HTTP/1.0 200 OK Content-Type: text/html Study Faults Popular Anti-Drug Efforts In Schools
Pubdate: Thu, 06 Sep 2001
Source: Dallas Morning News (TX)
Section: page 3A
Copyright: 2001 The Dallas Morning News


Students Say Substances Are Present On Many Of Their Campuses

WASHINGTON - Sixty-one percent of high-school and 40 percent of 
middle-school students say drugs are used, kept and sold on their campuses, 
according to a survey released Wednesday by the National Center on 
Addiction and Substance Abuse.

The center, a nonprofit institute associated with Columbia University in 
New York, also reported that neither of the two most popular American 
systems for controlling drug abuse by school-age children works well. The 
most popular, Drug Abuse Resistance Education, or DARE, shows "little 
evidence . . . of any extended impact," the center concluded.

Another frequently used approach ? "zero tolerance" policies that impose 
harsh penalties for even minor drug abuse ? often discourages students from 
turning in substance abusers.

The center says the report is the "first comprehensive analysis of all 
available data on substance use in our schools and among our students." The 
center, headed by Joseph Califano, who was secretary of health, education 
and welfare under President Jimmy Carter, acknowledges that the amount of 
reported drug use among teens nationwide generally has stayed the same or 
declined in recent years, except for some new drugs, such as ecstasy.

But Mr. Califano said drug abuse would decline more sharply if parents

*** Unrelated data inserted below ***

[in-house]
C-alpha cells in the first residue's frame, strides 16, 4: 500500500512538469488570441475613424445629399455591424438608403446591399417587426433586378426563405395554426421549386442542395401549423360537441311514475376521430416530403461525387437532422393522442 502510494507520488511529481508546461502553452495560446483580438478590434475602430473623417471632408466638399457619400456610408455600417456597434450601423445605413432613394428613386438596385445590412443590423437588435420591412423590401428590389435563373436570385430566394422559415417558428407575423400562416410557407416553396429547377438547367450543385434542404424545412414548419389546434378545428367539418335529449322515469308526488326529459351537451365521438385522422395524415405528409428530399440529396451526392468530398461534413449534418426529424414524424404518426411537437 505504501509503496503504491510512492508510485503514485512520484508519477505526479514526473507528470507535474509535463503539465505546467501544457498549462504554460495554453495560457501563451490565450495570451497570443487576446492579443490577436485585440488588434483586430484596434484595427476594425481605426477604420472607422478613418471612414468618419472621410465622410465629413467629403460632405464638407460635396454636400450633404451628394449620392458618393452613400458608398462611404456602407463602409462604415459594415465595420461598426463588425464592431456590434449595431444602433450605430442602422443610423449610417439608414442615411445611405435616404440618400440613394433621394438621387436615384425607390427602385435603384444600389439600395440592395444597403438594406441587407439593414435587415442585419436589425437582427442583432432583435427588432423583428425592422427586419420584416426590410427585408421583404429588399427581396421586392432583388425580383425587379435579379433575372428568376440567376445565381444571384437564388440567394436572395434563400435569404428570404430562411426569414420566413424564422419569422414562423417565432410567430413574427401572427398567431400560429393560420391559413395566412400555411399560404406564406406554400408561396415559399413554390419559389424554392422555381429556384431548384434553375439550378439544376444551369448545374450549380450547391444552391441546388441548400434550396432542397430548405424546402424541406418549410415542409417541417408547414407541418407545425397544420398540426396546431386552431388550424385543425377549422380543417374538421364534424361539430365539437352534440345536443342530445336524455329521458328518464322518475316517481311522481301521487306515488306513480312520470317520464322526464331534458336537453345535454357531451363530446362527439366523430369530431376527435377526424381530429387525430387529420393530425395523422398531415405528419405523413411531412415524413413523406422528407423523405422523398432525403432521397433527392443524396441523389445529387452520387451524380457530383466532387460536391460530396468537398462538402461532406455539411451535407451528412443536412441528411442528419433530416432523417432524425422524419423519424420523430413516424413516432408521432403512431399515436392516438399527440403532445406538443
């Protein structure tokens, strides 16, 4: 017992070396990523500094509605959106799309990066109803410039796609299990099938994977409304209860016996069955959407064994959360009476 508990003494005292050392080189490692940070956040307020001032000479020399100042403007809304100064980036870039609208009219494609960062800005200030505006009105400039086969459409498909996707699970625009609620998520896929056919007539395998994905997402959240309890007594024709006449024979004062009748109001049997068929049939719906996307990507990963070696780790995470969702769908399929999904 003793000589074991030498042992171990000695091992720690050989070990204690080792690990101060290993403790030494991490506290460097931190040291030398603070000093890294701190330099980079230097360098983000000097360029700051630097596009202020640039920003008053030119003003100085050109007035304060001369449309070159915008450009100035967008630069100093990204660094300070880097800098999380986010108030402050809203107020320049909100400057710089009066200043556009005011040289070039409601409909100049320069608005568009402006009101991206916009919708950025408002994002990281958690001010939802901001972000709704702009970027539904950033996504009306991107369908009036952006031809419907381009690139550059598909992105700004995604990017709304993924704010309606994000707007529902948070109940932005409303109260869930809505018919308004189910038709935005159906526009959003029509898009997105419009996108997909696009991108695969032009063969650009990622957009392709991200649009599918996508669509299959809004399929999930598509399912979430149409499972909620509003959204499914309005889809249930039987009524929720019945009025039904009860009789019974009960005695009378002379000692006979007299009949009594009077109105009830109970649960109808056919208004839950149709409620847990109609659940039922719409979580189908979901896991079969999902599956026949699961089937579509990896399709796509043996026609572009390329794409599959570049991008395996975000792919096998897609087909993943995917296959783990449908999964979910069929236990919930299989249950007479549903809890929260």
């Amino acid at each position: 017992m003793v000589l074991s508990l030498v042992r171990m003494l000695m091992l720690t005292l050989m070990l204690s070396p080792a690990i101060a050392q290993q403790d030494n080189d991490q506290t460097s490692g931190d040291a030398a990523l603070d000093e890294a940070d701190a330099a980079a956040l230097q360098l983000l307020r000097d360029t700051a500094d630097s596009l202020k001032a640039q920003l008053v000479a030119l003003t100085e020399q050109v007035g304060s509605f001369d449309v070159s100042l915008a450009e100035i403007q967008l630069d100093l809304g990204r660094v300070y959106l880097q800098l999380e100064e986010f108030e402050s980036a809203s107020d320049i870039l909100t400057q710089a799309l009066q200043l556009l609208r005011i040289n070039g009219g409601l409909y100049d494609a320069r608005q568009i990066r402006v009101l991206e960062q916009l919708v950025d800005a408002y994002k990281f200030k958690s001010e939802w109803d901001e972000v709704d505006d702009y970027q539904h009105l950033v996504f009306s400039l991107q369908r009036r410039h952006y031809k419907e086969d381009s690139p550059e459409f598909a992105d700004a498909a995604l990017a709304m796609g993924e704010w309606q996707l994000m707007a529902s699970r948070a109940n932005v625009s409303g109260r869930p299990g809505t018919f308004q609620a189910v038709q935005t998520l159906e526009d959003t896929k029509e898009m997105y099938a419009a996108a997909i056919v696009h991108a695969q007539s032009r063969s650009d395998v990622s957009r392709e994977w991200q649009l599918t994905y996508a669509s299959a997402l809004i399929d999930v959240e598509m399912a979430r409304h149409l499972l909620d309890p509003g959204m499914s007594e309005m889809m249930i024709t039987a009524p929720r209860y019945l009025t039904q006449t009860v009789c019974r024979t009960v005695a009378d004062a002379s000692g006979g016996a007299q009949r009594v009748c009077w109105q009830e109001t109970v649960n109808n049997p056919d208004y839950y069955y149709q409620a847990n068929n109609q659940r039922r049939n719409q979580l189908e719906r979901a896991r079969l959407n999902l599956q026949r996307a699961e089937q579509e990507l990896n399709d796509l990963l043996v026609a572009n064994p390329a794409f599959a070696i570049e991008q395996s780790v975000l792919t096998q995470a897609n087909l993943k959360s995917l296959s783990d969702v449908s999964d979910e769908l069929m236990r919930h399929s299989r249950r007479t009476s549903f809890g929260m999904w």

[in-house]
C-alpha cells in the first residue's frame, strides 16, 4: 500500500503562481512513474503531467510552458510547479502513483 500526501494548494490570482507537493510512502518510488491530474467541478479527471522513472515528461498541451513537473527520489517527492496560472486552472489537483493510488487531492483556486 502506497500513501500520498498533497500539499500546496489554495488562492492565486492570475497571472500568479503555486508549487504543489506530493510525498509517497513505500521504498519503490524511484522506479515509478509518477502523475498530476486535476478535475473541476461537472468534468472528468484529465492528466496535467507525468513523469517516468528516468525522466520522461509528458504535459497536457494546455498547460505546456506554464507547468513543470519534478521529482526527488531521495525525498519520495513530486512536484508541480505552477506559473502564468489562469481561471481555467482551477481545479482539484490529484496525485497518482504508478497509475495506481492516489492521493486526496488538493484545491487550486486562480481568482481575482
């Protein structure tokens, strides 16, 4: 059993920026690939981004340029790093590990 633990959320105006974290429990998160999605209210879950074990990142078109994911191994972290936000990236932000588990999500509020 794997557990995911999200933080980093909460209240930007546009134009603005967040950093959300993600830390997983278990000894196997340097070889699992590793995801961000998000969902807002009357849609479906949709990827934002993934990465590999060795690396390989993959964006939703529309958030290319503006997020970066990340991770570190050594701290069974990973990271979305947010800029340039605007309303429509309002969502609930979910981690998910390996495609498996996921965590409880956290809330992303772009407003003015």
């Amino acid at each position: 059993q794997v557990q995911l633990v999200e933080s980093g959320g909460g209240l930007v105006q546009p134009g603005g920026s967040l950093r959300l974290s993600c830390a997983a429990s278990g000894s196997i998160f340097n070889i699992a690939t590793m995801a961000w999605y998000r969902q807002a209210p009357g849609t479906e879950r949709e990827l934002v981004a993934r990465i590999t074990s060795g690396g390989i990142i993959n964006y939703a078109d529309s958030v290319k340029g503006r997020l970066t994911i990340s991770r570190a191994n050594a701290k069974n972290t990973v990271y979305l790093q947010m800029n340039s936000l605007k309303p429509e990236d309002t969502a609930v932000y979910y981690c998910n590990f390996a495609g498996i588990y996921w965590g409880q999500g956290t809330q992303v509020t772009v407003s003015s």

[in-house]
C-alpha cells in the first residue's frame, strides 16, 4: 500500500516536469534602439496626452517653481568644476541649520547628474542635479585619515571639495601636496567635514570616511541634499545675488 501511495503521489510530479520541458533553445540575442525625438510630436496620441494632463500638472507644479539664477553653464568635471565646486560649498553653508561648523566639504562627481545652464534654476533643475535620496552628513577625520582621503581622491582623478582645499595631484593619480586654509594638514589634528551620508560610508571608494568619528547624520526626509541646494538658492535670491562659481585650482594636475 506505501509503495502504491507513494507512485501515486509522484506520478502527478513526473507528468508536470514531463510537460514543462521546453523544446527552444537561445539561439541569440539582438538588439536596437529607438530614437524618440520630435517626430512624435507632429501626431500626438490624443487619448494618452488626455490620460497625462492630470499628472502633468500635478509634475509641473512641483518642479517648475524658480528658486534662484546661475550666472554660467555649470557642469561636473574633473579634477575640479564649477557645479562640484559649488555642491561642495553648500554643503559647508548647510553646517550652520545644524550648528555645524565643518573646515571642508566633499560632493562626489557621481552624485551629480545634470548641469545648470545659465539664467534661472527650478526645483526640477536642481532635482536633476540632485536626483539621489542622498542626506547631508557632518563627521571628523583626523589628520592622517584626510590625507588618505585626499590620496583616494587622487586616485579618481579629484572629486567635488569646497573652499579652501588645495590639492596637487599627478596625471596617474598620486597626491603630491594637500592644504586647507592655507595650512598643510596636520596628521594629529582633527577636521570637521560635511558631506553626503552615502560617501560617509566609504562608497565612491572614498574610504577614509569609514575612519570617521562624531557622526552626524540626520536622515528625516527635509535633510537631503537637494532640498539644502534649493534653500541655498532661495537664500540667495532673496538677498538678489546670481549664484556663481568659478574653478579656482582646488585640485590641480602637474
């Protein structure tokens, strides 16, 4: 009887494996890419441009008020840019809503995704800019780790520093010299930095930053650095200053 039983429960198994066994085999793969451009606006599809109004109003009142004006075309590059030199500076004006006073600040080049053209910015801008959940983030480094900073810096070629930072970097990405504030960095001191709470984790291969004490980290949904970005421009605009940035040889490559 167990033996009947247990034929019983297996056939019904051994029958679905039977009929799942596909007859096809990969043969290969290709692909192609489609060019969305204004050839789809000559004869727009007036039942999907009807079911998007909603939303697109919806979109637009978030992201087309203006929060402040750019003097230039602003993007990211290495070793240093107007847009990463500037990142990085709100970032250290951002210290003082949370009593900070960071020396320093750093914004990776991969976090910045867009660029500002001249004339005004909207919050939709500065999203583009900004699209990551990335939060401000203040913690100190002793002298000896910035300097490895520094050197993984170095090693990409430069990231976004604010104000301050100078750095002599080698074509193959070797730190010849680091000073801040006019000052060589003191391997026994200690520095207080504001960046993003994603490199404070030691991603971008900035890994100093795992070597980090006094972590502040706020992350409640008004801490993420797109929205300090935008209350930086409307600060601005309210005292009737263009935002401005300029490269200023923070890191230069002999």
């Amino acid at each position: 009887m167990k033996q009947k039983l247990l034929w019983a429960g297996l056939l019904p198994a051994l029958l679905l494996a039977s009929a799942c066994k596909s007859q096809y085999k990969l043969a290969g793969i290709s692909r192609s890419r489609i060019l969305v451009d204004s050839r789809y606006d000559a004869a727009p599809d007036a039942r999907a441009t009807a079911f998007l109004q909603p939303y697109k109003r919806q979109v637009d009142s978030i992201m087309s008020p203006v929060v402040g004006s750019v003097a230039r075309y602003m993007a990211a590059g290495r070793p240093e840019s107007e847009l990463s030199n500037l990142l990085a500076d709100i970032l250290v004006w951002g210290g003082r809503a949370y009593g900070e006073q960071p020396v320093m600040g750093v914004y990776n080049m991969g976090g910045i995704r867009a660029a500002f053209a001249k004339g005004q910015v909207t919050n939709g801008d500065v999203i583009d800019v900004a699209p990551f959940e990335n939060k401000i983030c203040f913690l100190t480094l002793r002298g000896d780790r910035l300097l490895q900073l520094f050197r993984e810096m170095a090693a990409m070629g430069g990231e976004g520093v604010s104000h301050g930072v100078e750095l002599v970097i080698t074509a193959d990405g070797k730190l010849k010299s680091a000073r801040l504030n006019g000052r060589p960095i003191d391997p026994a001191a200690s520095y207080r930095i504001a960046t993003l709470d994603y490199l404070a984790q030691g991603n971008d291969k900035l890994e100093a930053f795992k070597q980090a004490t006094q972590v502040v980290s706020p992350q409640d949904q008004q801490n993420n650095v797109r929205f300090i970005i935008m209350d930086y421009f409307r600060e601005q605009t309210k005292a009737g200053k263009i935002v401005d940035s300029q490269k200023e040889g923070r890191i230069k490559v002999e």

stopped leaving the problem to school-sponsored programs such as DARE and 
involved themselves more deeply.

"Parents raise hell and refuse to send their kids to classrooms infested 
with asbestos," Mr. Califano said at a news conference. "Yet every day they 
ship their children off to schools riddled with illegal drugs."

The most recent student responses about drug use in schools were based on a 
survey of 1,000 students, taken in telephone interviews from Oct. 20 to 
Nov. 5. The responses have a margin of error of plus or minus 3.1 
percentage points.

It was part of a broader survey, "Malignant Neglect: Substance Abuse and 
America's Schools," based on 10,000 random telephone interviews nationwide 
over six years with parents, teachers and students, coupled with reviews of 
outside research on the effectiveness of conventional drug abuse-education 

The center's report concluded that "Drug Free School Zone" laws, which make 
punishment extra severe for drug dealing within 1,000 feet of a school, are 
not clearly effective. It cites a Boston University School of Public Health 
study of three Massachusetts cities that found that 80 percent of drug 
cases occurred inside drug-free school zones, although most occurred after 
school hours.

Zero-tolerance policies in schools don't work well, either, the center 
found. The tough penalties discourage students from turning in their 
drug-abusing peers. Those expelled for drug abuse often wind up on the 
streets or in alternative schools where drugs are plentiful.

The center's report cites two widely reported outside studies that give 
DARE, a program police officers teach to fourth-graders through 
middle-schoolers in about 80 percent of U.S. schools, a low success rate. 
One, published in the Journal of Consulting and Clinical Psychology in 
1999, found no differences 10 years later between students who had and had 
not taken the courses. Another, which appeared in the American Journal of 
Public Health in 1994, challenged the effectiveness of DARE's concept.

The organization's president, Glenn Levant, said that those studies were 
based on old DARE curricula or based their results on small samples. The 
organization has upgraded its curriculum, Mr. Levant said.

DARE also offers a kindergarten through 12th-grade curriculum, but many 
schools don't use it.

"Drug use in young people overall is down since DARE was put in place," Mr. 
Levant said.
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